Western North Carolina — It's a few nights after a January snowstorm, and the mountain pathways around Waynesville are treacherous. Still, some 30 Catholics arrive for a meeting to talk about their parish.
Or perhaps their former parish. These are the people of St. John the Evangelist Church in Waynesville who, soon after the arrival of Fr. Christopher Riehl as parish administrator in July 2014, formed what they call a Church in Exile.
They described why they left: Their de facto pastor told the mostly cradle Catholics they had been doing everything all wrong. The liturgy — overwhelmed with popular contemporary hymns and such standbys as "Amazing Grace" — was not deemed Catholic enough. Veteran catechists were told they weren't teaching traditional Catholicism. A blind parishioner, holding her guide dog with one hand and seeking Communion with the other, was told she lacked proper reverence. The host was stuck into her mouth.
Most of the contemporary hymns were replaced by Latin chants. A women's group was disbanded after a dispute flared over where the money they raised would go. Catechists and choir members were told to get with changes or leave, so many did. A dispute over church repairs fractured the parish finance council. Funerals dispensed with any discussion of the deceased, with homilies focused on the church doctrine of purgatory.
The tales came out, with a mixture of anger, resignation and, in some cases, tears. Some said they came to the mountains here for retirement, leaving their families behind, with the anticipation that St. John the Evangelist would be a substitute family.
It is not a unique situation. Across the country, some young pastors, inspired by their seminary training or informal networks with other young priests, are determined to push the clock back before the church's liturgical and governance practices of the post-Vatican II era. They have what some perceive as a fetish for elaborate liturgical vestments and other externals, such as the routine wearing of cassocks and birettas. Some of these priests call themselves, and sometimes others call them, restorationists.
What's different in the mountains of Western North Carolina is that a determined cadre of parishioners is fighting back.
They gather regularly to mourn what was, hoping that the Charlotte diocese will change the situation. So far, they have been rebuffed in efforts to meet with Bishop Peter Jugis.
Riehl and other younger, restorationist-style pastors, declined to respond to NCR inquiries. An email from the diocesan communications director David Hains to clergy in the diocese suggested that they not speak with NCR. The email was forwarded to NCR.
Jugis, in an email response to NCR's questions, said the diocese is devoted both to Vatican II and to Pope Francis. He declined to go into specifics about the Waynesville situation, only to say, "All have been listened to."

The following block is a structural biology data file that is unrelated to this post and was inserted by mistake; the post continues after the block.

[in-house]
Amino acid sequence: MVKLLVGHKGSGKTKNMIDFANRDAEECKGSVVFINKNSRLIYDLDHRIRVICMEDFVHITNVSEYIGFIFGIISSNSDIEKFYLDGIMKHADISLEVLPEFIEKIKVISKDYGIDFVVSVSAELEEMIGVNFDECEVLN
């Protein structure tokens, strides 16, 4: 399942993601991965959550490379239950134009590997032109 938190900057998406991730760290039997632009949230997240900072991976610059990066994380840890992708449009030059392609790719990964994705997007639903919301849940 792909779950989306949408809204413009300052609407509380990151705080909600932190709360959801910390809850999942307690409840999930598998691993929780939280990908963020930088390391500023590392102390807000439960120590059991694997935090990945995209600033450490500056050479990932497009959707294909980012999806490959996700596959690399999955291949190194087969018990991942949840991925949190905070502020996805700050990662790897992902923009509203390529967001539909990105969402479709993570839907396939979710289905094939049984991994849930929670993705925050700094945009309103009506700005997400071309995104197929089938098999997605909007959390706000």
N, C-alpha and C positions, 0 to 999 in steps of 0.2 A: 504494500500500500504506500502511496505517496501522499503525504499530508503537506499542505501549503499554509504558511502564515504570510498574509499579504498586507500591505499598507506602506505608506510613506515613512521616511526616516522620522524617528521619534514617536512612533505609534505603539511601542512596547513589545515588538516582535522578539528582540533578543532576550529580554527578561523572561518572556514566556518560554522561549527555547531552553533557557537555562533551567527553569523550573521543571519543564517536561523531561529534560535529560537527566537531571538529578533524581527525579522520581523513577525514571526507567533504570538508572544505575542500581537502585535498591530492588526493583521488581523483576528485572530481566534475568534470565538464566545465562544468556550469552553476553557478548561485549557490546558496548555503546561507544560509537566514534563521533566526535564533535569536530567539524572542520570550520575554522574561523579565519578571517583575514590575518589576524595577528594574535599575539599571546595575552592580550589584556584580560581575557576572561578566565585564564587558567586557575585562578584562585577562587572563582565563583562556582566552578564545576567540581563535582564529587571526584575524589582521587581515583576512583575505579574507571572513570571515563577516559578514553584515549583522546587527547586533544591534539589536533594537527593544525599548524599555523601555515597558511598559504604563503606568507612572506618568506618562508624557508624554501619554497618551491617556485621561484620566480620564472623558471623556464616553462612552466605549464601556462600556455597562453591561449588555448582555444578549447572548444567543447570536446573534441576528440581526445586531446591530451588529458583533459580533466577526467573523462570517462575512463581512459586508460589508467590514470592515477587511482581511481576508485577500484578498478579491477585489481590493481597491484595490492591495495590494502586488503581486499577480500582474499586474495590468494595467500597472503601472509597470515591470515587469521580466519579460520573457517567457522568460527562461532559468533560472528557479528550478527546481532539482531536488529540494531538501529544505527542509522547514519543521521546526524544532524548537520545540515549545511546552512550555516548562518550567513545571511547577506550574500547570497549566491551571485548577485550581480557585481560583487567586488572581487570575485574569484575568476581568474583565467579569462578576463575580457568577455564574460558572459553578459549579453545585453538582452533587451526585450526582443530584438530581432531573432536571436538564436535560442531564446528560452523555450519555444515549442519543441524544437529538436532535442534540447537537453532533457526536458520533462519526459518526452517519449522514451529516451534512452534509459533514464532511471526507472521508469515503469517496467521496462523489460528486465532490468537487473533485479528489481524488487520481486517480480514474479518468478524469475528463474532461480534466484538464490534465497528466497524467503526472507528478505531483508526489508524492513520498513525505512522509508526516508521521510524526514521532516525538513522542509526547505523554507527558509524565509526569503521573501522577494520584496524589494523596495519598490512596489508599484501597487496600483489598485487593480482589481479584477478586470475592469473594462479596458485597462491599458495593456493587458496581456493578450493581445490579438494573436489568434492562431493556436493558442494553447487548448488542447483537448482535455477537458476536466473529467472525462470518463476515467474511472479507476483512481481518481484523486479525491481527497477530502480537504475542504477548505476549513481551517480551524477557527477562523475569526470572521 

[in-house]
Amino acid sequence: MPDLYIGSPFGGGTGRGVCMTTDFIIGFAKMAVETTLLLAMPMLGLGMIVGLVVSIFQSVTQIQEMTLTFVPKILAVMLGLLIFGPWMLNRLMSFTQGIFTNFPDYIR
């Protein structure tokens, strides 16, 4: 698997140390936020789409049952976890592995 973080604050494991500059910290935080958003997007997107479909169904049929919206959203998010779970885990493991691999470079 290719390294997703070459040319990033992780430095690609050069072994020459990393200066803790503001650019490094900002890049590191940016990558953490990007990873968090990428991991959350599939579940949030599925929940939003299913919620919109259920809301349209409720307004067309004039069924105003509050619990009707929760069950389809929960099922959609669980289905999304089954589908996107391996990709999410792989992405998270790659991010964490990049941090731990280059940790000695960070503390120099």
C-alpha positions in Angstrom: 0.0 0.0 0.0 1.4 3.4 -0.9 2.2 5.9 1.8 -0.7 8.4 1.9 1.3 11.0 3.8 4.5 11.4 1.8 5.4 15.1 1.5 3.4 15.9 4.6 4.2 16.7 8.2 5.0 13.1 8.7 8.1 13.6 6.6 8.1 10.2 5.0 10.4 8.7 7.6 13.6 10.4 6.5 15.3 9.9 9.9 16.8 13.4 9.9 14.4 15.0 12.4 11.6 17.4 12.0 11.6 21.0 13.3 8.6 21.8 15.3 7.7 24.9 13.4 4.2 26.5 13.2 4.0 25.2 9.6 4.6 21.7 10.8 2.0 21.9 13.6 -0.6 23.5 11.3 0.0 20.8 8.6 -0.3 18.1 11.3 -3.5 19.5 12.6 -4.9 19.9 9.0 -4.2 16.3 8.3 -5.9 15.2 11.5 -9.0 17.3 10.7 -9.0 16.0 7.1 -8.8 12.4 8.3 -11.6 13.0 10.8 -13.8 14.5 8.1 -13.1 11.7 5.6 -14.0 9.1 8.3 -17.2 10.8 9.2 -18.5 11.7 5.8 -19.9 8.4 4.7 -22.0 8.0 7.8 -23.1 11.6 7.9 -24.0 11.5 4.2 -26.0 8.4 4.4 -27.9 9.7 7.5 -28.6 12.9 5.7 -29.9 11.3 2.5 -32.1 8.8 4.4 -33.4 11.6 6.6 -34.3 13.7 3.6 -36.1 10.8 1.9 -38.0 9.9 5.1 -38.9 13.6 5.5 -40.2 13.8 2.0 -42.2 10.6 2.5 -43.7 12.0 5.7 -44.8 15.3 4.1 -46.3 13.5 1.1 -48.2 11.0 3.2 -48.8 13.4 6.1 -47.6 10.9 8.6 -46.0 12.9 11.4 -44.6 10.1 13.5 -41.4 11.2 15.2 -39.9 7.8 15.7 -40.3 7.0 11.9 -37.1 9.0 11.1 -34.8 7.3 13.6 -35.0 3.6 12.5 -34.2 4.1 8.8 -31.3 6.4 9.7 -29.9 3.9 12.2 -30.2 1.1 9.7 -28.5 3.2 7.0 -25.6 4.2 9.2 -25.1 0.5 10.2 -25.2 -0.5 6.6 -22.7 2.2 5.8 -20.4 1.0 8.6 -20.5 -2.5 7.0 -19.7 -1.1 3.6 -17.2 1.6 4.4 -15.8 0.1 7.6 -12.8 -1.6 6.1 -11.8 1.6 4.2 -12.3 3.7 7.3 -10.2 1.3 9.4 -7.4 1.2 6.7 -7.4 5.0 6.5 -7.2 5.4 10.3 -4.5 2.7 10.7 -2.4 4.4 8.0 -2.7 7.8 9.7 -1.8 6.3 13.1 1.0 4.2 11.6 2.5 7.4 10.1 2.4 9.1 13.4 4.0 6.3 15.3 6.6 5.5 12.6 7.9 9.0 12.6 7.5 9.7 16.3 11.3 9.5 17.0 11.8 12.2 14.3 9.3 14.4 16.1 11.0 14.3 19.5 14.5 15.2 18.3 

'They want to go back to the 16th century'
Erin McNelis, a former volunteer eucharistic minister at the parish, said she was told to leave after word got to the pastor that she was critical of him, something she denied. Others had similar stories.
"Not everybody gets to wait for their family to come back," said McNelis, who has moved on to a neighboring parish, some 10 miles away, because she ran out of patience with the situation at St. John the Evangelist.
Carl Simonson moved to the region from Chicago five years ago. He said he was shocked by the changes in the parish. "It's the Dark Ages for me. It wasn't like that when I moved here," he said.
Tony Minniti, a parishioner who retired here from New York, said this region of the Charlotte diocese has been filled with pastors, most a few years from ordination, who embrace a clericalist mindset.
"They look down on us. They want to go back to the 16th century," he said.
St. John contains an estimated 250 families. About 50 parishioners or so regularly come to Sunday Mass offered by a retired priest in a local wellness center. About 130 parishioners signed a petition to the diocese asking for Riehl's removal. On one recent Sunday, about 80 parishioners attended Mass at St. John the Evangelist.
"We felt like the early Christians, gathering together out of fear," said Paul Viau, a member of the Church in Exile.
Related: Cleveland parish remains a community of a different sort (March 5, 2012)
Others gave up entirely on their Catholicism and joined the Methodist and Episcopalian churches.
But a core group keeps battling for a change.
They have compiled a binder filled with testimonies of those who say they were given a cold shoulder by Riehl or told to leave. They also recount stories of pleas for the sacrament of the sick to be provided to dying patients that were left unanswered. At times, they say, the parish administrator simply didn't show up for Mass, offering no explanation. The documents have been sent to the pope, Jugis, Chicago Cardinal Blase Cupich, and Archbishop Christophe Pierre, Vatican nuncio to the U.S.
Despite meetings with Riehl and the diocesan chancellor, the group's pleas for changes in how the parish operates have gone unheeded.
While the Waynesville parishioners have taken the most drastic actions, it is just one example of a pattern in the Charlotte diocese. Parishes in the mountainous rural western part of the diocese, as well as those in and around the city of Charlotte, are increasingly led by pastors steeped in a traditionalism that many here find befuddling.
Parish shopping in the mountains
North Carolina used to be the state with the lowest percentage of Catholics. Fueled by an influx of Northern newcomers, that has changed. The numbers of Catholics have risen — St. Matthew Parish in Charlotte claims 35,000 parishioners, one of the largest in the country — and parishes and schools are expanding. Many parishes have Mass in Spanish for the growing number of Latinos in North Carolina, with estimates, according to one pastor of a large Latino congregation, that Latinos make up about half of the diocese's Catholic flock.